The real problem with Be Kind, Please Rewind theology by Jesse Johnson

by Jesse Johnson, at The Cripplegate

Please rewind

Do you remember Blockbuster Video and VHS tapes? When I was a kid, that was how my family watched movies. After watching the video, there would be a bit of an argument over who had to rewind the tape. Our VCR would open after rewinding, pop the tape halfway out, and if there was nobody there to get it, it would try and close, and likely end up breaking. So one of us had to stay up ten minutes longer, all to honor the sticker on the front of the VHS tape.

You know the sticker I’m talking about. It said, “Be kind, please rewind.”

Those stickers are now a thing of the past—along with VHS tapes and Blockbuster for that matter. But the sentiment lives on in some people’s theology, particularly when it comes to the doctrine of election.

The doctrine of election teaches that God chooses whom he will save. Before the foundations of time, God determined to create the world, allow sin into the world, to allow all of mankind to fall into sin, send his Son as a Savior, then send his Spirit to regenerate people through faith. The Spirit does not come to everyone, but rather comes only to the elect, those whom God has chosen to save.

This doctrine is taught in John 6:37, 44-47, 65; Ephesians 1:3-9; Romans 9:6-26; Revelation 13:8, 17:8; 20:12-15 (to name but a few of examples). Despite the fact that election is the clear teaching of Scripture, it is a doctrine that has caused no small controversy. It was controversial in Paul’s day (as evidenced by Romans 9), and it remains controversial today. It strikes us as unfair, undemocratic, and unjust.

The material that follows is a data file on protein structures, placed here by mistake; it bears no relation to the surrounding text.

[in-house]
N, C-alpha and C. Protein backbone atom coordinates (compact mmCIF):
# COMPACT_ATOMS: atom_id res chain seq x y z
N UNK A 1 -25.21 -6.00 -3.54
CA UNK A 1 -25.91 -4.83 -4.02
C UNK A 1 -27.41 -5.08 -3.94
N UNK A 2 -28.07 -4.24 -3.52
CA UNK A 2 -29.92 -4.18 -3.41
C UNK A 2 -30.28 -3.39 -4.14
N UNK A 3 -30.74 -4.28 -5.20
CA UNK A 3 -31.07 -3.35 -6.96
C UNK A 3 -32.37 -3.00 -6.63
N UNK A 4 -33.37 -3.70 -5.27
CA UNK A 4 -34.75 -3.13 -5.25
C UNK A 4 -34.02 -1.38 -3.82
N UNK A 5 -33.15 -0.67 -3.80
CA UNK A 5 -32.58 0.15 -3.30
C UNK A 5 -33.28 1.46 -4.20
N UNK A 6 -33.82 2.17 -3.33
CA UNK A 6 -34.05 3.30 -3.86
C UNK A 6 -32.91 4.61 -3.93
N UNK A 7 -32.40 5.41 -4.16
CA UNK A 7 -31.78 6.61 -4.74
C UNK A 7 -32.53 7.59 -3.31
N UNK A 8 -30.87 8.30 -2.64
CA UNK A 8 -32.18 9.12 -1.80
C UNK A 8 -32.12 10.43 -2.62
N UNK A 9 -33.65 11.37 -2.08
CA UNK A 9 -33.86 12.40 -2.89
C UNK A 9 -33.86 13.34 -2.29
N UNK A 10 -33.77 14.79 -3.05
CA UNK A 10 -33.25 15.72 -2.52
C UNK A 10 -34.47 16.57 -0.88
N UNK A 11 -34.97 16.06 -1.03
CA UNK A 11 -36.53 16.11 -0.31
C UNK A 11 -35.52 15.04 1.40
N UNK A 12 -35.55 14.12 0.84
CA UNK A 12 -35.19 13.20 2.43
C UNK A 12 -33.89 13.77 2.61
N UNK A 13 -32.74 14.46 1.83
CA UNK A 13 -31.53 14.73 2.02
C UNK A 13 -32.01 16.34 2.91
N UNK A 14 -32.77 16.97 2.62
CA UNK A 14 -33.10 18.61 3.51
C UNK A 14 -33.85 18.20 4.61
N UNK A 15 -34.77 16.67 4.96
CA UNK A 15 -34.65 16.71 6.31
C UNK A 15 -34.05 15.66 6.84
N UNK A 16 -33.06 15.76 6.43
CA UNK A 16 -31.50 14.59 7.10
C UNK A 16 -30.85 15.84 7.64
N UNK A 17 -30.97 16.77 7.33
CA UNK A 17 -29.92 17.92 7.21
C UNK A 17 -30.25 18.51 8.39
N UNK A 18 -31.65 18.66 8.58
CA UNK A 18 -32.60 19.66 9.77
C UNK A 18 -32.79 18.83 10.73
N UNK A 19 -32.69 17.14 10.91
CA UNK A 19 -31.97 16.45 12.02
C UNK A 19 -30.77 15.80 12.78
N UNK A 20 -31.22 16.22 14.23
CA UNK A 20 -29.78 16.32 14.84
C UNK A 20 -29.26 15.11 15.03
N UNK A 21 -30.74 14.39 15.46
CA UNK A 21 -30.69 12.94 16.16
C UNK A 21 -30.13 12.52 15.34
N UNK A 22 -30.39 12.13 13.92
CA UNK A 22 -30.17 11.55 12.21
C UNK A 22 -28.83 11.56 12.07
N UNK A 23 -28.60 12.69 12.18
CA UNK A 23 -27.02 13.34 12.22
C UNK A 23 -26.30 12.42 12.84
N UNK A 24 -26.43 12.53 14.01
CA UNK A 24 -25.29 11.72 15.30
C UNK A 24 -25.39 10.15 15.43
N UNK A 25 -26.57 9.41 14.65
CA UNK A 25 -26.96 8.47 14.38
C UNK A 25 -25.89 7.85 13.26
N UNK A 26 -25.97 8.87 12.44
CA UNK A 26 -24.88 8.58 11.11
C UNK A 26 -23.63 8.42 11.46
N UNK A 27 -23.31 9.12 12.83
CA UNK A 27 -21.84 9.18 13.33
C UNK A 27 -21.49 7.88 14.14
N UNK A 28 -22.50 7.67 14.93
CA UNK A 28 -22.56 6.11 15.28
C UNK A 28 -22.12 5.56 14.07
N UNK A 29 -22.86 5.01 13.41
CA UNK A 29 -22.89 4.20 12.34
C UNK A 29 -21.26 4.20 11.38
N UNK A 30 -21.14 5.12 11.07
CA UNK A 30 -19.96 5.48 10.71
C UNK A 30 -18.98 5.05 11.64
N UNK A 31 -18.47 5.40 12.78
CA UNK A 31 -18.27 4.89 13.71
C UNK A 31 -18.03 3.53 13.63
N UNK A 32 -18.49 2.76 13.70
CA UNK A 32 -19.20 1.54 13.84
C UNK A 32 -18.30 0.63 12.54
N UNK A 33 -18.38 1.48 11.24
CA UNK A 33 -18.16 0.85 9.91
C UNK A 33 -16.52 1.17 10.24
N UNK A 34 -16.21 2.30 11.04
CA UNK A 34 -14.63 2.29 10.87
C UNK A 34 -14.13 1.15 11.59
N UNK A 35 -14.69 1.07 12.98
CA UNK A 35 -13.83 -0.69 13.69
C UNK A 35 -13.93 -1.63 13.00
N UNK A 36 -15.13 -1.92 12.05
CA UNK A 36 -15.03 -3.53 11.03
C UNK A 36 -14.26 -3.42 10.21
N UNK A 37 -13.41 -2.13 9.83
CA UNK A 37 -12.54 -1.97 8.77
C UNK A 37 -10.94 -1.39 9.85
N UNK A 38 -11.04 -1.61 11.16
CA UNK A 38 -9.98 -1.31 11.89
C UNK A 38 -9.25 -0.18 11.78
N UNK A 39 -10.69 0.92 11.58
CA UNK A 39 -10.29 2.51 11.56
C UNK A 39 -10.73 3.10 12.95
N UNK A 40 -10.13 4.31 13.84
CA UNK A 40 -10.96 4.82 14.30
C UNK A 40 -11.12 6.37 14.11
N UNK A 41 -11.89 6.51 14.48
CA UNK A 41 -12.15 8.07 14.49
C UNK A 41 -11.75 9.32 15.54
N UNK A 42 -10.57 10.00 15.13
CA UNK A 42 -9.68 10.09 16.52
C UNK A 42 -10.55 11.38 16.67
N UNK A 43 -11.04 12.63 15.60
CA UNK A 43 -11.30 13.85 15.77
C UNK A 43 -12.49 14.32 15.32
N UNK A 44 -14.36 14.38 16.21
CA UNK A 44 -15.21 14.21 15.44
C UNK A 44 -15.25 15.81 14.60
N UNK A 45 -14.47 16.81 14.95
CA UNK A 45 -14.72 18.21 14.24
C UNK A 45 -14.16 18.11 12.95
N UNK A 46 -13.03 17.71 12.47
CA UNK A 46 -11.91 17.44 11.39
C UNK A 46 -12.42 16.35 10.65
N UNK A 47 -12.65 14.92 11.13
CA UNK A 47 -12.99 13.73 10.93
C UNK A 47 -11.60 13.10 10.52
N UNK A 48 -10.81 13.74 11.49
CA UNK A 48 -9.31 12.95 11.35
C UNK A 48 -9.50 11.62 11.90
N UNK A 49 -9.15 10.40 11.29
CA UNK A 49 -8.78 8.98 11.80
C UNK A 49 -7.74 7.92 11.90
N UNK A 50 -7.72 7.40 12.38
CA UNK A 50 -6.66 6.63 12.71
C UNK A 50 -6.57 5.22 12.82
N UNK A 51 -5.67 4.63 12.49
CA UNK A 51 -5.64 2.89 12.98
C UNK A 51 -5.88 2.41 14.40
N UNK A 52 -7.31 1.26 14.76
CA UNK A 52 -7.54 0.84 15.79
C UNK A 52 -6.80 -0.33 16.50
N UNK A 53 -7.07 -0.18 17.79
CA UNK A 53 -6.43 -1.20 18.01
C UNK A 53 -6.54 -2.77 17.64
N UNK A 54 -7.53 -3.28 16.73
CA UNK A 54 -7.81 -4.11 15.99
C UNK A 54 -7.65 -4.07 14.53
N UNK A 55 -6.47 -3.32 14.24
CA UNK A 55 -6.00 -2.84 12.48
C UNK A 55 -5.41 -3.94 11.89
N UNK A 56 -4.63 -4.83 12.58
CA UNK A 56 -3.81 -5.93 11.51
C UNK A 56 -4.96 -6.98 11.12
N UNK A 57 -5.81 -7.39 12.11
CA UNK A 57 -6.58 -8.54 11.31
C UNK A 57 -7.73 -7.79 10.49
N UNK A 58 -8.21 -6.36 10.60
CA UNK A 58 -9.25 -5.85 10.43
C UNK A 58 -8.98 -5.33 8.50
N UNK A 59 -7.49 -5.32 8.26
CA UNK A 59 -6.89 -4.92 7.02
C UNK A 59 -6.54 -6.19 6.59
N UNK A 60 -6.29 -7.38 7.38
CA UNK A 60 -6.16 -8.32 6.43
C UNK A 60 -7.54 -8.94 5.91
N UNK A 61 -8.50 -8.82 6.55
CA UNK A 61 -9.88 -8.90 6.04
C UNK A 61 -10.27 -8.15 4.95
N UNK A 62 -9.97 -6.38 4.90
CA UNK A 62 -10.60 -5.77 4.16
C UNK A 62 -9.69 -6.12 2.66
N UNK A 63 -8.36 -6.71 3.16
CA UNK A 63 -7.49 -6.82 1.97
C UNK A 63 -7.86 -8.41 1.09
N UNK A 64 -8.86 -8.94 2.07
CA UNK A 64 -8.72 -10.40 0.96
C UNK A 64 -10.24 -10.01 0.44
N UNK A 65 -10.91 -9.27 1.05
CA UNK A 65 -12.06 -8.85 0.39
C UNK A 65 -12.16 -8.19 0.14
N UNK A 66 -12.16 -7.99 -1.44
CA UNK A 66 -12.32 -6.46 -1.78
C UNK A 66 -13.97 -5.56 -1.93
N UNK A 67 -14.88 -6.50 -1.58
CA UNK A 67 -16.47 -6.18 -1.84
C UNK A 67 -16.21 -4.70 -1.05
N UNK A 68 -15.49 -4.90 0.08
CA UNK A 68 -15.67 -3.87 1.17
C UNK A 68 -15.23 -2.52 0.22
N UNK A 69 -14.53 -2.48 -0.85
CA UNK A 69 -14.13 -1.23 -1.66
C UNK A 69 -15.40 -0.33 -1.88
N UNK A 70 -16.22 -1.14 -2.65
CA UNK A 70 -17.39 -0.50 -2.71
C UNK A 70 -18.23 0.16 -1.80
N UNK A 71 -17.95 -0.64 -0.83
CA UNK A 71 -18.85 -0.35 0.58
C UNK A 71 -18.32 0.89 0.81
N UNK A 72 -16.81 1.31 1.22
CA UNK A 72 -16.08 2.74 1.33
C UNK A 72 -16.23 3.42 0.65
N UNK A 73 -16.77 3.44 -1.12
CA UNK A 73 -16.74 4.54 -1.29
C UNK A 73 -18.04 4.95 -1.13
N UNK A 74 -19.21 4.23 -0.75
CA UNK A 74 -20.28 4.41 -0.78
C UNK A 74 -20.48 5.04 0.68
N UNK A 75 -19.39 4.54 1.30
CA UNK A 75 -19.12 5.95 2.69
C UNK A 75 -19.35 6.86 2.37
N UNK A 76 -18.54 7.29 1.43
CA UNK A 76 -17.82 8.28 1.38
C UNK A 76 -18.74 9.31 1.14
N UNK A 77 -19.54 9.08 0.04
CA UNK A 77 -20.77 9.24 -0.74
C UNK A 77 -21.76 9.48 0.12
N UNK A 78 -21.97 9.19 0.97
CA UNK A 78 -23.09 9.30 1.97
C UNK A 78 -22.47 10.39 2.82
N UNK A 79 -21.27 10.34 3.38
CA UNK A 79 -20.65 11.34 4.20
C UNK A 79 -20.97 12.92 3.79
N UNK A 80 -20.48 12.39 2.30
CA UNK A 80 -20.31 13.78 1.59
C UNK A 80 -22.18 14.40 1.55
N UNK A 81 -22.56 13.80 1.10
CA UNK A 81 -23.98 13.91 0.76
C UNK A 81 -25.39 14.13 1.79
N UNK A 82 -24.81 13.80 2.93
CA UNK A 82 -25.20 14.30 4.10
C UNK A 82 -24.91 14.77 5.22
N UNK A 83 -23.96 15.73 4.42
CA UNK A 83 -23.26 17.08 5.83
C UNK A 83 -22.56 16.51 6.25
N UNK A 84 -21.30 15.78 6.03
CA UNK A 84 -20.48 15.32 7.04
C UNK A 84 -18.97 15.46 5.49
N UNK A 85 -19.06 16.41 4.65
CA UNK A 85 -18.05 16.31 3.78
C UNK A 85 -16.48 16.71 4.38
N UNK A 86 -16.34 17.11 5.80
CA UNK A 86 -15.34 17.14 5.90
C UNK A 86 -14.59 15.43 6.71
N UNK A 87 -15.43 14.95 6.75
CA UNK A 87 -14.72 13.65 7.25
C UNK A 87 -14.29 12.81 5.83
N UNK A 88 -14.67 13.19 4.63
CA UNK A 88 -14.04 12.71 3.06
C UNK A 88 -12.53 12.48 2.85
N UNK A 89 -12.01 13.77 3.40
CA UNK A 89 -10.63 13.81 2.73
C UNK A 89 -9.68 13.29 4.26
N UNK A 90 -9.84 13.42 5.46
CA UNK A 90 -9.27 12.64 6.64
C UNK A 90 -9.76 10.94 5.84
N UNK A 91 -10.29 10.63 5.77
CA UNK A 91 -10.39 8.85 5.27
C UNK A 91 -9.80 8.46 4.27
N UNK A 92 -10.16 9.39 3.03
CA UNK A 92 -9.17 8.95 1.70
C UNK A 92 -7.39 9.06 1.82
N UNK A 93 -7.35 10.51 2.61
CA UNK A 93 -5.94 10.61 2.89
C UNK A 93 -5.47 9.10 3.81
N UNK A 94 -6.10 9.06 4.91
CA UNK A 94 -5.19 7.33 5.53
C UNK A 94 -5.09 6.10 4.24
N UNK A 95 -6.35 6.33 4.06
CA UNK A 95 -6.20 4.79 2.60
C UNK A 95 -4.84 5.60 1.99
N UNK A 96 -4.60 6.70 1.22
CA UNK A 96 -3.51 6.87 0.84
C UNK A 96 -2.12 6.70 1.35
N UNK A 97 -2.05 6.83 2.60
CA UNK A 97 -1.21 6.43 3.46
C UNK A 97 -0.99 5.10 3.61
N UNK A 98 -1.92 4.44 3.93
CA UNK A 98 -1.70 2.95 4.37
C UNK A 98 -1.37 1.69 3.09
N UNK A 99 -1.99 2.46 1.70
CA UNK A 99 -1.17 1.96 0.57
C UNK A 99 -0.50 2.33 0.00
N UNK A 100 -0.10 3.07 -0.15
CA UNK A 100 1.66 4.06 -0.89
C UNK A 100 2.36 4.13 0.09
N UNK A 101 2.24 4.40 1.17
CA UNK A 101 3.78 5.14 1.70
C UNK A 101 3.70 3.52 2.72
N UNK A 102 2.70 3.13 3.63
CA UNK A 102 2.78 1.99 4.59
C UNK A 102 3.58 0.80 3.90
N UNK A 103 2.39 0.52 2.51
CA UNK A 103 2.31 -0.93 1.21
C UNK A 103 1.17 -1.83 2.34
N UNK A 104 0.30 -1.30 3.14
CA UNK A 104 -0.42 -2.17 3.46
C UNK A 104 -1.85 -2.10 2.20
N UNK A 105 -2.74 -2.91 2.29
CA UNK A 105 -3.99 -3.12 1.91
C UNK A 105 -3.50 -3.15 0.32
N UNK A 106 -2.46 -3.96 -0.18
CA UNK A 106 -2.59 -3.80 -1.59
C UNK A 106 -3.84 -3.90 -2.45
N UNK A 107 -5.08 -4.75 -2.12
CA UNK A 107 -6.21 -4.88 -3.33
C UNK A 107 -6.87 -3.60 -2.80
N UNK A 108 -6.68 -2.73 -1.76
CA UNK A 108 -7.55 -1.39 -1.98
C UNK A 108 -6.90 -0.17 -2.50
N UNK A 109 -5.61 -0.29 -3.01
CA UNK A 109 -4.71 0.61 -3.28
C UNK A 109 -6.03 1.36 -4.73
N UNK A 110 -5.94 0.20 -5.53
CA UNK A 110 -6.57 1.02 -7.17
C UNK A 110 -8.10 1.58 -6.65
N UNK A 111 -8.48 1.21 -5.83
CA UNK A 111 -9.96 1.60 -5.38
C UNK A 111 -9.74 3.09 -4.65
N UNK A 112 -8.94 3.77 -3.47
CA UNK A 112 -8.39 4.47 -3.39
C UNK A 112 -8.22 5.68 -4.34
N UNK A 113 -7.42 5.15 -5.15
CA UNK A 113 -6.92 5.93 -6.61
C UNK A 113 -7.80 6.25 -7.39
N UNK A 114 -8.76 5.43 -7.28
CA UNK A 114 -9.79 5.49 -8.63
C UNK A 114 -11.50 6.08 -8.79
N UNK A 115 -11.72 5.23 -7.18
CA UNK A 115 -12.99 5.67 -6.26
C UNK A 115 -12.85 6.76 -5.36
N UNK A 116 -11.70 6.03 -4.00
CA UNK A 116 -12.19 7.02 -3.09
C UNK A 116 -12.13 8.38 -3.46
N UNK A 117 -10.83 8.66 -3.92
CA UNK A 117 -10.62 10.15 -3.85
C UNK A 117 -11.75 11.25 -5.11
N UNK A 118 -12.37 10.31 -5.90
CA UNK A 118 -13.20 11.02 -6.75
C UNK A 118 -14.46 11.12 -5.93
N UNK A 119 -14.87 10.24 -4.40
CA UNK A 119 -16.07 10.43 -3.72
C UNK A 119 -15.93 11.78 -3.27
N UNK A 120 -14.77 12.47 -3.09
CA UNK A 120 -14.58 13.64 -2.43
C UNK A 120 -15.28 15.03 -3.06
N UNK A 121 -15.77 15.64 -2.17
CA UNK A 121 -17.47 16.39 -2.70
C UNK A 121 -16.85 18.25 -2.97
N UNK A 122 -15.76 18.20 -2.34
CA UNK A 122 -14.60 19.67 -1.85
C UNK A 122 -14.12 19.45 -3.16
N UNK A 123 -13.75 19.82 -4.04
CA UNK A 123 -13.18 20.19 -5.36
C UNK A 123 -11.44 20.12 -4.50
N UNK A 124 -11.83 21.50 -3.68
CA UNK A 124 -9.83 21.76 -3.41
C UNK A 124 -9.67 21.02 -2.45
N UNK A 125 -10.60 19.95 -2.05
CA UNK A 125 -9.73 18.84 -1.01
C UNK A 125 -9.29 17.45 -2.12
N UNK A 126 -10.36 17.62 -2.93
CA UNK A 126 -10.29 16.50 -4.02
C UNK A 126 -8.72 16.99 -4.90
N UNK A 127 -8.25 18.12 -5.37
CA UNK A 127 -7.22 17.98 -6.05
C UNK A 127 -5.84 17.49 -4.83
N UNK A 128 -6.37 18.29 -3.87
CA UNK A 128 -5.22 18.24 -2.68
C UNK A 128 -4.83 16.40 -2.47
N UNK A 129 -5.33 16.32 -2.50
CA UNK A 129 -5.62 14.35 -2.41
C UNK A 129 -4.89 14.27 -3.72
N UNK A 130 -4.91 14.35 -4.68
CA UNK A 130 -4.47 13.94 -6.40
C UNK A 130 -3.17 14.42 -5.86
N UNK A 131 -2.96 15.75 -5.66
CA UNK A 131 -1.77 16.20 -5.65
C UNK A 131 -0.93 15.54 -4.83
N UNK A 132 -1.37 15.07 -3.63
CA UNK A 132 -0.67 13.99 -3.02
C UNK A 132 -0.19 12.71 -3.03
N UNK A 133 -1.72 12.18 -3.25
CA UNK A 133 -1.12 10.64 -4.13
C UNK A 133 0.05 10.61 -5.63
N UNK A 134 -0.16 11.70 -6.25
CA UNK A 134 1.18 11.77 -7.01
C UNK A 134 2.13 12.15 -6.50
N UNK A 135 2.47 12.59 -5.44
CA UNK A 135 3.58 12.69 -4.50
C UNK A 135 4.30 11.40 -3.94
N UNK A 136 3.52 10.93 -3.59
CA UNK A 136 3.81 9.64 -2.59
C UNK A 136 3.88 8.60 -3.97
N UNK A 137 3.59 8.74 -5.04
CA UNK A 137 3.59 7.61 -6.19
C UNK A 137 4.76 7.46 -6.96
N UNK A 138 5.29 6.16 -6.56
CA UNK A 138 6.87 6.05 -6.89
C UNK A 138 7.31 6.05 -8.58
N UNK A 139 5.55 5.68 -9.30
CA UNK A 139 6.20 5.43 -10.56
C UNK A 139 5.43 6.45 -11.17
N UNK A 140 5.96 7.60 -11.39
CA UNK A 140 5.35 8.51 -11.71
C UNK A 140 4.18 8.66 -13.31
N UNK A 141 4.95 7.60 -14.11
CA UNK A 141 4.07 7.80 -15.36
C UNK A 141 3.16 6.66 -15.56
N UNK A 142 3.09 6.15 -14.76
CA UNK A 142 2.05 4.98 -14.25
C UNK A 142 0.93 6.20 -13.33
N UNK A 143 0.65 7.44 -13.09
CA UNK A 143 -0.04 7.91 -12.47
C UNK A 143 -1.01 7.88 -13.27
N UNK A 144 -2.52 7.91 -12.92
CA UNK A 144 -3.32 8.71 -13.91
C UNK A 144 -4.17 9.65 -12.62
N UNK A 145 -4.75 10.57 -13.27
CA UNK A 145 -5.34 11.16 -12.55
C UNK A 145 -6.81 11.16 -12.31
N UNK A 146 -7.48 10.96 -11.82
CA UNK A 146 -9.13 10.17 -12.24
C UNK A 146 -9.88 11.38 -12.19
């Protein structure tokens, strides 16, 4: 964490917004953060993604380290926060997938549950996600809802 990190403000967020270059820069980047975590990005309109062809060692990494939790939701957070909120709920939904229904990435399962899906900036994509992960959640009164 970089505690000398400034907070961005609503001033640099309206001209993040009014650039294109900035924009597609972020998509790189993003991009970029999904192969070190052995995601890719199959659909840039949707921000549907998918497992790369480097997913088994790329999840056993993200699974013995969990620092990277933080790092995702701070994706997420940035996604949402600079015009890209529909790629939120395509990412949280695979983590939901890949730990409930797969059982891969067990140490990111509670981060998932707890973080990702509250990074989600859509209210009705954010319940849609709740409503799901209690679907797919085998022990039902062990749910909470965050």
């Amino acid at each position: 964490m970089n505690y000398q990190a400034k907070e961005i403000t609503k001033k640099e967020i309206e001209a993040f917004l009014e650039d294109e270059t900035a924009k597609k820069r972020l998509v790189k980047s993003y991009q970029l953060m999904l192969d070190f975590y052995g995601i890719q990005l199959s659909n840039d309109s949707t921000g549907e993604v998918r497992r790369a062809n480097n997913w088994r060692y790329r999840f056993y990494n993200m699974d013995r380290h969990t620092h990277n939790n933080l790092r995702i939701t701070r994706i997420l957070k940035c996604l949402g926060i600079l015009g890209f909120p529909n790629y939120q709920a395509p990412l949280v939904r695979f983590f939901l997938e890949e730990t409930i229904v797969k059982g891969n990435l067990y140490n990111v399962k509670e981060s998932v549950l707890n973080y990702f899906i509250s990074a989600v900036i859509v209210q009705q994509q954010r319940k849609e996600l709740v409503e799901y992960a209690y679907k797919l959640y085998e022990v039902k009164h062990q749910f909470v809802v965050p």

If God chooses whom he will save, then how come he doesn’t choose everyone? How can he still hold people responsible for their sin, if their real problem is that God didn’t choose them? Why bother with evangelism if all that the Father gives to the Son will come to the Son?

But despite these questions, the doctrine of election remains in the Bible. It’s still there, starring up at you whenever you read Romans or Ephesians or John or Revelation. Its as obstinate as ever. It refuses to be defeated by questions.

What I mean by that is that asking those questions doesn’t make the doctrine go away. So many people move on from questioning the doctrine and into a different kind of doubt—they endeavor to explain the doctrine into a more palatable form. I’ve heard everything from “God elects everyone for salvation, and the devil elects everyone for damnation, and you cast the deciding vote” to “election is true, but you can unelect yourself because of your free will.”

But the most common explanation I’ve heard which is designed to blunt the force of election is the be kind, please rewind form of it. This explanation says that God has looked down the tunnels of time, and saw what you would do (based on your own free will of course), and then rewound the tape, and chose you to do exactly what he saw you already doing.

In other words, God can choose how the movie of your life will end, because he has already watched it before. Thus God knows the future, your free will is still determinative, and election is not unfair because after all, it is based on what God already knew you would do.